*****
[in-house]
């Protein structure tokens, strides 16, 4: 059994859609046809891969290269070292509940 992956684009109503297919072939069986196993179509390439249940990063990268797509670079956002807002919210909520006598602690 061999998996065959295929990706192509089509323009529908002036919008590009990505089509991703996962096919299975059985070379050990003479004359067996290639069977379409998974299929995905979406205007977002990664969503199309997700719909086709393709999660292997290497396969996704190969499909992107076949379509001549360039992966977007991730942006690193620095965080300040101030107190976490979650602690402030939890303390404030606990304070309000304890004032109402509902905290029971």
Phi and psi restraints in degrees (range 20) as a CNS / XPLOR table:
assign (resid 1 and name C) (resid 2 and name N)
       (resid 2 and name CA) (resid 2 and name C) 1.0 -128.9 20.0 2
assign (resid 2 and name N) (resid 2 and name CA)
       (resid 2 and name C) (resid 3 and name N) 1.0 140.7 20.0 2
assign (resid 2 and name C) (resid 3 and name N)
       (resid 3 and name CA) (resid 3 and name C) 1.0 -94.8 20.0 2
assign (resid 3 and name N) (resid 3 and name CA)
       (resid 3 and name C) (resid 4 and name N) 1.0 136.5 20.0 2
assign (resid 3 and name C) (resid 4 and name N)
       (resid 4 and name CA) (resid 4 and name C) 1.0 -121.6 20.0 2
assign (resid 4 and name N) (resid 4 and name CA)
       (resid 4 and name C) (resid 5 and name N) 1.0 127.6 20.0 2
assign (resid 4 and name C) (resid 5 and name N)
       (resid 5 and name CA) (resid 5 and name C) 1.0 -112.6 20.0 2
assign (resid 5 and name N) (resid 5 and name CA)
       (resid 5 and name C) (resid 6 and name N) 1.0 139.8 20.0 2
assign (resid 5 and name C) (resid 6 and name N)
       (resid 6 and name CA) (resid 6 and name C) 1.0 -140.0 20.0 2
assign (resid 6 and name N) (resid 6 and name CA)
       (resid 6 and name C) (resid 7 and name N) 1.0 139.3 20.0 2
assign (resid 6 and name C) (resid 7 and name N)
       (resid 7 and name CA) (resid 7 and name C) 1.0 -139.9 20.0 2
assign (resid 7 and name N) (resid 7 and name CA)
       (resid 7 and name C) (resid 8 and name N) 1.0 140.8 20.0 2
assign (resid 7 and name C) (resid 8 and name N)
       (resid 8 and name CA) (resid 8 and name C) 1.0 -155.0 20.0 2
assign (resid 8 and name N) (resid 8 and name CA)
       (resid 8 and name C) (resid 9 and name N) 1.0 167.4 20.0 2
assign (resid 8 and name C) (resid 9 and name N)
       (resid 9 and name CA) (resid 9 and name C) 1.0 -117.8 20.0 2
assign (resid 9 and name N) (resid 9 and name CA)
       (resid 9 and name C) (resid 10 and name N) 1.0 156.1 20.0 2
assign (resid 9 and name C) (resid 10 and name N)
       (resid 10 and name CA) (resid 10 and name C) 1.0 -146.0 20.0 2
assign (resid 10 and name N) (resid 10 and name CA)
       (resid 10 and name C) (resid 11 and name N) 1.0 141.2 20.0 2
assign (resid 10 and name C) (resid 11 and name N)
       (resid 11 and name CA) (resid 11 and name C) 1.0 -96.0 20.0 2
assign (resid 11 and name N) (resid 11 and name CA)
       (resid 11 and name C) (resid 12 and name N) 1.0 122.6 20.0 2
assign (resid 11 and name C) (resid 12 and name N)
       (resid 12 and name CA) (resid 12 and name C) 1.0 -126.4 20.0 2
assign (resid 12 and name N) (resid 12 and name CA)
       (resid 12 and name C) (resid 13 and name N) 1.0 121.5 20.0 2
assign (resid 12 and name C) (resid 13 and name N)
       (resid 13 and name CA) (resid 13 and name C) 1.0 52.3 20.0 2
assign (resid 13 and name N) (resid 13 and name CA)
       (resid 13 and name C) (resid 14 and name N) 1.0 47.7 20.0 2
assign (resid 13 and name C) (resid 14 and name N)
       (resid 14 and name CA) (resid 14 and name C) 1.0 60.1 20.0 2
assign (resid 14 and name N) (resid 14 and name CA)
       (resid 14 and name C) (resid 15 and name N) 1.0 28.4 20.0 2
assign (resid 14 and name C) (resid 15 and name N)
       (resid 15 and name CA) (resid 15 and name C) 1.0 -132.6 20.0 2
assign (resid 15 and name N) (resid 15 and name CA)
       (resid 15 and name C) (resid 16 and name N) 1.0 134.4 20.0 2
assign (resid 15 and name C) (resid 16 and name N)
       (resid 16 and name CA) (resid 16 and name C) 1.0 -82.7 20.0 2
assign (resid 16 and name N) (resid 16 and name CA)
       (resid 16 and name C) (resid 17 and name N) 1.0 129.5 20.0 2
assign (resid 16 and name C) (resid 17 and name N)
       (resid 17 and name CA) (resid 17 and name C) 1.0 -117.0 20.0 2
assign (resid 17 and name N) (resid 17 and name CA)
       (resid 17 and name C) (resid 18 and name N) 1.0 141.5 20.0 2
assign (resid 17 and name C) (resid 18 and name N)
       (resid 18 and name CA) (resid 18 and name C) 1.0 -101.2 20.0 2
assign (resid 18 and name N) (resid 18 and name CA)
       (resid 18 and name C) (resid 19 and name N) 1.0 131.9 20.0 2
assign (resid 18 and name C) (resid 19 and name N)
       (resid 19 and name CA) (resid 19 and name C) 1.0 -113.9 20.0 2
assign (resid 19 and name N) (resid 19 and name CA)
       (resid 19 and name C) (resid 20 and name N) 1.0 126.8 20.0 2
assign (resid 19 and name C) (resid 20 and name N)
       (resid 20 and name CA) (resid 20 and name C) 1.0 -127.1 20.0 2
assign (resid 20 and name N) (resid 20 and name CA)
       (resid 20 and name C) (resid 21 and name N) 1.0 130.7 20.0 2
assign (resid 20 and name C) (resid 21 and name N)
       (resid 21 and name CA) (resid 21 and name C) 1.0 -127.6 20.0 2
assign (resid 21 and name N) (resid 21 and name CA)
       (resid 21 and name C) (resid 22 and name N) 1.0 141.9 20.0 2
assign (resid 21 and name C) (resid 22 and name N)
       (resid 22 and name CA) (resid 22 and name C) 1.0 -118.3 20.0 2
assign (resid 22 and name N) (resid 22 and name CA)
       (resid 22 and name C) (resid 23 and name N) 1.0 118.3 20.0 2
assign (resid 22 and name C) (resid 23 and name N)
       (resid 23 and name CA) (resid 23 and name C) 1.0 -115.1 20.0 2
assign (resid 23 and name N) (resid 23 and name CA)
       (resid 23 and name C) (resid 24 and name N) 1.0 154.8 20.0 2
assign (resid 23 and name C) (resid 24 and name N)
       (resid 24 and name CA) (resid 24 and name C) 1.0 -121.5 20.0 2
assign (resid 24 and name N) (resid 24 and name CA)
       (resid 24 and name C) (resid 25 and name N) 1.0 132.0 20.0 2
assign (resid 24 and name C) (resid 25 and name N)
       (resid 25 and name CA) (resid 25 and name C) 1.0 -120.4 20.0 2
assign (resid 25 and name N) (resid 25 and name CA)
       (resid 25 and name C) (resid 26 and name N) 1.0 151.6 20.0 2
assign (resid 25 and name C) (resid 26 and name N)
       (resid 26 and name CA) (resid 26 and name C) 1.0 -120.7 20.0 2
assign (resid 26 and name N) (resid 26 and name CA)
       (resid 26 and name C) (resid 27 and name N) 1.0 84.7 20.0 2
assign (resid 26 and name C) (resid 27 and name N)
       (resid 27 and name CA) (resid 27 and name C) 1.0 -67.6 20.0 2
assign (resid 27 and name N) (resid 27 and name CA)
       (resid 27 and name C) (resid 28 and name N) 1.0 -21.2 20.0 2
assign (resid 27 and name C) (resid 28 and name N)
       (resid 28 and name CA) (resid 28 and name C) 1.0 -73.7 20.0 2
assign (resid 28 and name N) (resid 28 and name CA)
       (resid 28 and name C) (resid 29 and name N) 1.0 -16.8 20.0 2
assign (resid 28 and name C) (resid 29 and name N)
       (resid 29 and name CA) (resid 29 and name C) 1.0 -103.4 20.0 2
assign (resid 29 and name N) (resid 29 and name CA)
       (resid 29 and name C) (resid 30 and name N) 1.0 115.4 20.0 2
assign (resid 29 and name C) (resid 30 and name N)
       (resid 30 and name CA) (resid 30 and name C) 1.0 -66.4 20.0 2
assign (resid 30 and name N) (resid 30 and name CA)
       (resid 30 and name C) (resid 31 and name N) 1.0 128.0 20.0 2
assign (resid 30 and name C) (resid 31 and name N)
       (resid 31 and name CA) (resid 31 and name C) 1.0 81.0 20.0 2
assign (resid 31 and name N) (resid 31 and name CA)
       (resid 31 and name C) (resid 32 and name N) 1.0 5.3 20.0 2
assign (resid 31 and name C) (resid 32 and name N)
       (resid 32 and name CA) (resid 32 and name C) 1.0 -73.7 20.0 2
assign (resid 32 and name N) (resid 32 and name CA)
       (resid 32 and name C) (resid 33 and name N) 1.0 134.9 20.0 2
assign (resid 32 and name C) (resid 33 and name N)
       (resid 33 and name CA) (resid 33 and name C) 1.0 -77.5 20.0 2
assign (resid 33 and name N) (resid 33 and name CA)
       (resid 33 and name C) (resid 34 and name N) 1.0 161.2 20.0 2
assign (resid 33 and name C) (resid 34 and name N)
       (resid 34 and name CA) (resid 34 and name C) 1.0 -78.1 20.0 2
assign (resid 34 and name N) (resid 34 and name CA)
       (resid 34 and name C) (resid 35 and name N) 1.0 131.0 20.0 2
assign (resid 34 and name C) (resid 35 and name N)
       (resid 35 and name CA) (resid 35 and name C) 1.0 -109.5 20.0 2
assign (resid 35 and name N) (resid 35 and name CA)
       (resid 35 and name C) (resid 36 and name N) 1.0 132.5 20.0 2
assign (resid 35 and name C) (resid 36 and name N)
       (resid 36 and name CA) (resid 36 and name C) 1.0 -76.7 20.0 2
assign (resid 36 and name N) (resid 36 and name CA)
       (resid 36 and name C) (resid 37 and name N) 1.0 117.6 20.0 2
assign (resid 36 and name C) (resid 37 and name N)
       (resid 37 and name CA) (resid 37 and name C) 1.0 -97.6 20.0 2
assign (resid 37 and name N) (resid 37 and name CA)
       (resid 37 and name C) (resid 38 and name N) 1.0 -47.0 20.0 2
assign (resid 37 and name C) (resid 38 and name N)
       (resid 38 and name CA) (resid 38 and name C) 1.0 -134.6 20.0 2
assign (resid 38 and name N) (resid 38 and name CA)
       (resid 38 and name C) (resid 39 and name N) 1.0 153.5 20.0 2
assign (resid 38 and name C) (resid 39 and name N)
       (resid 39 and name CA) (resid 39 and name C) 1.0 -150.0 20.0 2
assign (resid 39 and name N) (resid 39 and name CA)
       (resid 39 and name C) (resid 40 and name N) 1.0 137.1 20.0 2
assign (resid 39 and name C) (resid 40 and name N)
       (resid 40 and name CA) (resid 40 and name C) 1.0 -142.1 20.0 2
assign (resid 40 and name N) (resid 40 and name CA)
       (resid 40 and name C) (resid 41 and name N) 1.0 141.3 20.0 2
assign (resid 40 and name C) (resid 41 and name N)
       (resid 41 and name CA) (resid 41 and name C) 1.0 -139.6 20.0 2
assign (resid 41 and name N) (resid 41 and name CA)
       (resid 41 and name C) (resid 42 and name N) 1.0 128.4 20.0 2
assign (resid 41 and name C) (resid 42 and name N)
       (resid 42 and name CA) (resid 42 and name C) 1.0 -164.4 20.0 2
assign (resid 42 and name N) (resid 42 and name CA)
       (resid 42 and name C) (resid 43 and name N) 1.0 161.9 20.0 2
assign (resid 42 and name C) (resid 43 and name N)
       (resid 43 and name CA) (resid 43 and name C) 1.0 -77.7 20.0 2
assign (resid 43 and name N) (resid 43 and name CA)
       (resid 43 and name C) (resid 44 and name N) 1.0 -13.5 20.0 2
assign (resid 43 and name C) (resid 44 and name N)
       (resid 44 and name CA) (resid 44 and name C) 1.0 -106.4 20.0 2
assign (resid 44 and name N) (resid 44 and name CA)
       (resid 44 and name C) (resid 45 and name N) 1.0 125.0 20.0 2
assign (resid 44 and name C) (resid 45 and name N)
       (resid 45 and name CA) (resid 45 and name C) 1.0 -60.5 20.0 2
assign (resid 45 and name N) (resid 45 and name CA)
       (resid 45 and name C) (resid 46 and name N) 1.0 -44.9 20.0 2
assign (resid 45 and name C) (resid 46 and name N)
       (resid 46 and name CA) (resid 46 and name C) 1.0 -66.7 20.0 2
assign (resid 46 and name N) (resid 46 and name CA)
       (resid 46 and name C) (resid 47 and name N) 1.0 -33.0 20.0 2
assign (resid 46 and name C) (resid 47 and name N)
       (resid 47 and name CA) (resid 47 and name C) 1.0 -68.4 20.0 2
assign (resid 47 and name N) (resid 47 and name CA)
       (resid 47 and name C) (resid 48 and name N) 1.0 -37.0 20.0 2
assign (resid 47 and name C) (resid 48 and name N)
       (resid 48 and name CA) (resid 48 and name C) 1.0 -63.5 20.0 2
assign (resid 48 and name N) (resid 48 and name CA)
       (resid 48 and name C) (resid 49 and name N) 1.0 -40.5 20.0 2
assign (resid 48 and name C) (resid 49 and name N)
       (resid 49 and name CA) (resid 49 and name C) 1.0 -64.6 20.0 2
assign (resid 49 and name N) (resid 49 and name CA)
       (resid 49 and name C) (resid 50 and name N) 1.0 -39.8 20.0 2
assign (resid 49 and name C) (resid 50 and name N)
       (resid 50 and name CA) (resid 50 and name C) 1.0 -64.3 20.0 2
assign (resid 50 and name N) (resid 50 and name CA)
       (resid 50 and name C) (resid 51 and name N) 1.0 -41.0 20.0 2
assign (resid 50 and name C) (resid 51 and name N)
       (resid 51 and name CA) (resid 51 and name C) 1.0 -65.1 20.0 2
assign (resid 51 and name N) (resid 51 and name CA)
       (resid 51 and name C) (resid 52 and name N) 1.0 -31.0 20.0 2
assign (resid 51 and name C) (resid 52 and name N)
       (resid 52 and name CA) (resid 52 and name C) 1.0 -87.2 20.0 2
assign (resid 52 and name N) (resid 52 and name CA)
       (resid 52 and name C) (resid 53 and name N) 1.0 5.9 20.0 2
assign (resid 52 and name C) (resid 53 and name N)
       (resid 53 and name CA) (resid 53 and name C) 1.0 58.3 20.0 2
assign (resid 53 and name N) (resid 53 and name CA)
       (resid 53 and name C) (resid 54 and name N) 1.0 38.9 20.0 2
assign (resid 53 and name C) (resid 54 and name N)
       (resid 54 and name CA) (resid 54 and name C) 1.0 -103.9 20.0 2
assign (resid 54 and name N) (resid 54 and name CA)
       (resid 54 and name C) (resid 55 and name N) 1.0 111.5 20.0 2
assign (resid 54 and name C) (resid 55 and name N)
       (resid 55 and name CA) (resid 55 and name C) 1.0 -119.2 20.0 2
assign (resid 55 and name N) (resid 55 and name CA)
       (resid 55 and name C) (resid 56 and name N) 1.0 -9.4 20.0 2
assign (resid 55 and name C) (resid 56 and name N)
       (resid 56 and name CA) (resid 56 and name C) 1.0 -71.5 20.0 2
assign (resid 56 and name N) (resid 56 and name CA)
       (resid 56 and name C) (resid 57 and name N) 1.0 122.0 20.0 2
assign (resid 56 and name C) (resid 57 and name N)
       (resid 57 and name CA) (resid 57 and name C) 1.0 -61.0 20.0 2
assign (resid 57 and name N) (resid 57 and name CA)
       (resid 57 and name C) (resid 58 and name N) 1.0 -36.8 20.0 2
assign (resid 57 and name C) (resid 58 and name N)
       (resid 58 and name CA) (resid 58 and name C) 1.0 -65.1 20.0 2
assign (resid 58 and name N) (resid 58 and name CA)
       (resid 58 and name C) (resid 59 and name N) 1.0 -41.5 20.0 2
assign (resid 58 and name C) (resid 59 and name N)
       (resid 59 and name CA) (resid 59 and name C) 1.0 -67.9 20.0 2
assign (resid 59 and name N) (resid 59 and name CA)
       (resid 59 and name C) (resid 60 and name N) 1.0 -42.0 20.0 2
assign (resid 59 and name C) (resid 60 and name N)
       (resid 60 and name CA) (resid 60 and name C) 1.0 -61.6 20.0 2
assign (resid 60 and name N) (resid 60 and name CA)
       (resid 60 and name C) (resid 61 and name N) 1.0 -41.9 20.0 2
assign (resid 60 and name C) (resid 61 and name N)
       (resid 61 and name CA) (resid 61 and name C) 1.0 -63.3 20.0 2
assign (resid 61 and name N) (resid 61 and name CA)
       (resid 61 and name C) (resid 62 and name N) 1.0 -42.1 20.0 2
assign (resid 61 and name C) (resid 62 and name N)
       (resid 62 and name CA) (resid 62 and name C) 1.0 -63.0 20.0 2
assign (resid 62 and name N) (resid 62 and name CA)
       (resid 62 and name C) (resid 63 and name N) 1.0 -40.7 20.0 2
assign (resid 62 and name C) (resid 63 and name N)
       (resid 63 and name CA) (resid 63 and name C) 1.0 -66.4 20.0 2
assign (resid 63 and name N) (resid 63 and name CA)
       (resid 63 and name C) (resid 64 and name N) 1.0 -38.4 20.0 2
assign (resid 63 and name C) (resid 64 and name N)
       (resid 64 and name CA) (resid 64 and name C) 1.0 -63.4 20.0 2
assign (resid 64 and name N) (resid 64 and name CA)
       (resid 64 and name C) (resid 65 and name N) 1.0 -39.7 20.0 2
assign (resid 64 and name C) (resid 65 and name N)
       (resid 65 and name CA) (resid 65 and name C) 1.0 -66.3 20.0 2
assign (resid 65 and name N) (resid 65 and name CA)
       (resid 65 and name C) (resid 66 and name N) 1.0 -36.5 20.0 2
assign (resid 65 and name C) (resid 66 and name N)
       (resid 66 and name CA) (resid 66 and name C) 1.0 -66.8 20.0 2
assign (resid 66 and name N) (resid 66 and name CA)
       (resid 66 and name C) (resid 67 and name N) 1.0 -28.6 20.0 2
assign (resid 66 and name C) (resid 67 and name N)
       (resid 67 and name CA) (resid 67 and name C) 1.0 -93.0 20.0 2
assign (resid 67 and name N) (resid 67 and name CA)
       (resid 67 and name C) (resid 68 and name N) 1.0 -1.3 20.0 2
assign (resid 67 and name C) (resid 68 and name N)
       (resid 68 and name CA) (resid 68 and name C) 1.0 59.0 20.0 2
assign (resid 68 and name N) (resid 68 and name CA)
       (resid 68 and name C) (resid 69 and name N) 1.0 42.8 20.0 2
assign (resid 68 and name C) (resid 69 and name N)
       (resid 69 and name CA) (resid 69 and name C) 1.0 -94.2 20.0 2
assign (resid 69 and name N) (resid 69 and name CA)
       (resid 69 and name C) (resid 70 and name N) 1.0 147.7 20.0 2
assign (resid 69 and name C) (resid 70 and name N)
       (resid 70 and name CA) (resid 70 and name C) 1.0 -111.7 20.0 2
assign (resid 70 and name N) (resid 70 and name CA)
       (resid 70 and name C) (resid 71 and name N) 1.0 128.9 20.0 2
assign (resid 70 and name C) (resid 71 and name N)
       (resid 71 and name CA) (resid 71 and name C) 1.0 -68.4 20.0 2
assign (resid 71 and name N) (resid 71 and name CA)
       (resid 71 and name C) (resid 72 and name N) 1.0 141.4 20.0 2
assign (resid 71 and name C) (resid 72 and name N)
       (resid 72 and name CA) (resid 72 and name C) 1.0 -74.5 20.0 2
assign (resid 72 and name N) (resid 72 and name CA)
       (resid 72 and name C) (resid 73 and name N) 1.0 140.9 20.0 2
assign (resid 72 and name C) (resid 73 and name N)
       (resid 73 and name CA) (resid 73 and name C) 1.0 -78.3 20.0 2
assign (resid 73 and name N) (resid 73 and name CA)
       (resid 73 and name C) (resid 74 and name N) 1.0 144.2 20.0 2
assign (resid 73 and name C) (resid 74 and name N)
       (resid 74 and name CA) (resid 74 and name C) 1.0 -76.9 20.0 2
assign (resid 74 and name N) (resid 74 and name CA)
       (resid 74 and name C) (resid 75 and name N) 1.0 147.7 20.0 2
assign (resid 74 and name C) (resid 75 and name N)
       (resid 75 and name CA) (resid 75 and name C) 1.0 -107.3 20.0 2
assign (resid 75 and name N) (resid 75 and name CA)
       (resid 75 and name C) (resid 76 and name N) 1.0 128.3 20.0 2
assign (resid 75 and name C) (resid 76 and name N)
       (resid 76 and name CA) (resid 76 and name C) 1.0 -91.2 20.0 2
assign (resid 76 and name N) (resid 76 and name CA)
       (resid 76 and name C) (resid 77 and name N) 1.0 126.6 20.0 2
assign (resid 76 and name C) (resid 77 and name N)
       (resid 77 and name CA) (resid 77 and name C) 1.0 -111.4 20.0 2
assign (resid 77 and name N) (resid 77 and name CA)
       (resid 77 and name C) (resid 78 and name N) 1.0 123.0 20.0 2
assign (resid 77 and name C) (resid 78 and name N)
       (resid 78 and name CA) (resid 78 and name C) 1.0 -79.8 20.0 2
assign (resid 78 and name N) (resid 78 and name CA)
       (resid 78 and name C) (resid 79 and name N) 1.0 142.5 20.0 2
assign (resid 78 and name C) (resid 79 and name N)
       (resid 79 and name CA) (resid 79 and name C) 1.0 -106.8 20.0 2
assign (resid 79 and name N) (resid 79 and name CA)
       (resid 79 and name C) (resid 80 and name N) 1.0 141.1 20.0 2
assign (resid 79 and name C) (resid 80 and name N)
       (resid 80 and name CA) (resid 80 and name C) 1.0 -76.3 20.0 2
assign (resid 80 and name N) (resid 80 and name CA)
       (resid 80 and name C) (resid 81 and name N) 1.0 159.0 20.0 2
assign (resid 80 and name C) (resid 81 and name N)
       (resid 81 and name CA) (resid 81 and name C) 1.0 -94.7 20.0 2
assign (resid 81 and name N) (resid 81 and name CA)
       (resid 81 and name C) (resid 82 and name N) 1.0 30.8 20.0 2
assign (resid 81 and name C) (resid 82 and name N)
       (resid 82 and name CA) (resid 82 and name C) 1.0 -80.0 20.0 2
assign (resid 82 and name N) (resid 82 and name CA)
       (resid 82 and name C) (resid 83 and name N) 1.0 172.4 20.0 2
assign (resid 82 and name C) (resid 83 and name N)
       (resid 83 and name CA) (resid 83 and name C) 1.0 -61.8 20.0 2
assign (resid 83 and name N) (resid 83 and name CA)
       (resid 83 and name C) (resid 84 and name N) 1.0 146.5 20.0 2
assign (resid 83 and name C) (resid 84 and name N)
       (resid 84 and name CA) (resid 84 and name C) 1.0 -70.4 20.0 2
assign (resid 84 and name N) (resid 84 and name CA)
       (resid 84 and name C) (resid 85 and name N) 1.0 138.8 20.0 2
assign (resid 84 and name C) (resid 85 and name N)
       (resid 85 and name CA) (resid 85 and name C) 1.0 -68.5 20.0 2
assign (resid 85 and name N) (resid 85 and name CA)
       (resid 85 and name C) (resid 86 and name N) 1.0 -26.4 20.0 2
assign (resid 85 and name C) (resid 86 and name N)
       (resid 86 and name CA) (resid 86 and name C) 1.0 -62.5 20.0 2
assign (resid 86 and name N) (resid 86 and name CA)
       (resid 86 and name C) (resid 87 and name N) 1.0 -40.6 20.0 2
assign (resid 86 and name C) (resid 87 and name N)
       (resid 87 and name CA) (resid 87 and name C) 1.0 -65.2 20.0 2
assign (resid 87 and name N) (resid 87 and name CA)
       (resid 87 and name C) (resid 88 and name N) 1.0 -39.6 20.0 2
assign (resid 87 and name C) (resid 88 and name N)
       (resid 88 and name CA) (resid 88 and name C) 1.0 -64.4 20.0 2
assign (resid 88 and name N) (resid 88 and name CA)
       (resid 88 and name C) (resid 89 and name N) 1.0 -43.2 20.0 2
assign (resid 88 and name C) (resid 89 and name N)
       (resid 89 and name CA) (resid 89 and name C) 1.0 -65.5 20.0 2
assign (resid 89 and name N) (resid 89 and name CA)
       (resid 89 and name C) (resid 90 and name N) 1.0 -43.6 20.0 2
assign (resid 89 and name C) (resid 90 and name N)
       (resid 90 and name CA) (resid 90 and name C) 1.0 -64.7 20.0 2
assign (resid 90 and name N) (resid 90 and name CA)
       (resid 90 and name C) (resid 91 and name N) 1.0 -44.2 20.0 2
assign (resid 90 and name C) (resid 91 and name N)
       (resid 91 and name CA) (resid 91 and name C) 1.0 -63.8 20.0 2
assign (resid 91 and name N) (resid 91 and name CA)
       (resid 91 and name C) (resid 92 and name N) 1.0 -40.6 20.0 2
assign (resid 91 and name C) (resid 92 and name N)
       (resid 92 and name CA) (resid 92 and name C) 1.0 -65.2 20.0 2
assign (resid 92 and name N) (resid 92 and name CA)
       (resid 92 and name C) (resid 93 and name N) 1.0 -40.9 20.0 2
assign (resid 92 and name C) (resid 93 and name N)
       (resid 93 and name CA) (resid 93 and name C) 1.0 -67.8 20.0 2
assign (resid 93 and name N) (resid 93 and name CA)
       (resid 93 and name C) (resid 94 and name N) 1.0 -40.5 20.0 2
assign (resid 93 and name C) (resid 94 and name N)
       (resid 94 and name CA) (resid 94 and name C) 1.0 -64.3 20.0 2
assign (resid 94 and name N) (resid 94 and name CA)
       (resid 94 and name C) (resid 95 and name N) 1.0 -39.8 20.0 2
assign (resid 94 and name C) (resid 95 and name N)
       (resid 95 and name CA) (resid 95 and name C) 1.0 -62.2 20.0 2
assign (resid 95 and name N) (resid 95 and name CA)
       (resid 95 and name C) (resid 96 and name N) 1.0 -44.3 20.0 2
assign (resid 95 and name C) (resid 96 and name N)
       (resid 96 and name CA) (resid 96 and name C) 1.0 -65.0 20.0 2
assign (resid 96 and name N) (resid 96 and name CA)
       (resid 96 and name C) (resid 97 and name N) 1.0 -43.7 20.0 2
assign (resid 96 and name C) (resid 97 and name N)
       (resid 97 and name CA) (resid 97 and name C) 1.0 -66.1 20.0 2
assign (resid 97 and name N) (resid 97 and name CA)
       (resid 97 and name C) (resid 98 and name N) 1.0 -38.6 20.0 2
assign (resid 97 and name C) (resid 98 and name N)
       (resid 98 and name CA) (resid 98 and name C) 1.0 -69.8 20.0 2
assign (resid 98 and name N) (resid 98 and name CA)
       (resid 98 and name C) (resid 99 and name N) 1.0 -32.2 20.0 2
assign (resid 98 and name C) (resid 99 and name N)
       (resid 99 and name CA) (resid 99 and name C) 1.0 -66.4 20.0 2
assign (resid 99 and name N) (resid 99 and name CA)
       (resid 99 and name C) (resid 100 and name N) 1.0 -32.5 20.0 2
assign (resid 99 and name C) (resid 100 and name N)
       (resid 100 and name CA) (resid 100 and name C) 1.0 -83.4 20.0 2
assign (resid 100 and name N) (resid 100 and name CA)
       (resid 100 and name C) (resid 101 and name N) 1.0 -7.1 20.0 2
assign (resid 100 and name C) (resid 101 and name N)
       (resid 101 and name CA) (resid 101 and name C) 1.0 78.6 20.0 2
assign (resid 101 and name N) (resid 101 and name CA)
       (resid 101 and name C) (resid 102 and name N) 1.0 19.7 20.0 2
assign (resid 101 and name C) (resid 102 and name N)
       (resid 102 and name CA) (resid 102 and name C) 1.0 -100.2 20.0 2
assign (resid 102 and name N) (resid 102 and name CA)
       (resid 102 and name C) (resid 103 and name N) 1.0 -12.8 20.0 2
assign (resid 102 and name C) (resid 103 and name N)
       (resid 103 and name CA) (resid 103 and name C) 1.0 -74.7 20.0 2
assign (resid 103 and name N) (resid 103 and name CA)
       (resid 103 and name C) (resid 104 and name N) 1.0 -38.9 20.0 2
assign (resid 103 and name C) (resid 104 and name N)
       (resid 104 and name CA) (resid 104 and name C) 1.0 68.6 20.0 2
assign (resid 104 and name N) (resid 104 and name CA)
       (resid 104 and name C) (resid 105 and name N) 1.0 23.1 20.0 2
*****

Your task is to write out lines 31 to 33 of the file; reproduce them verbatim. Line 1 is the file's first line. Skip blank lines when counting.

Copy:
       (resid 8 and name C) (resid 9 and name N) 1.0 167.4 20.0 2
assign (resid 8 and name C) (resid 9 and name N)
       (resid 9 and name CA) (resid 9 and name C) 1.0 -117.8 20.0 2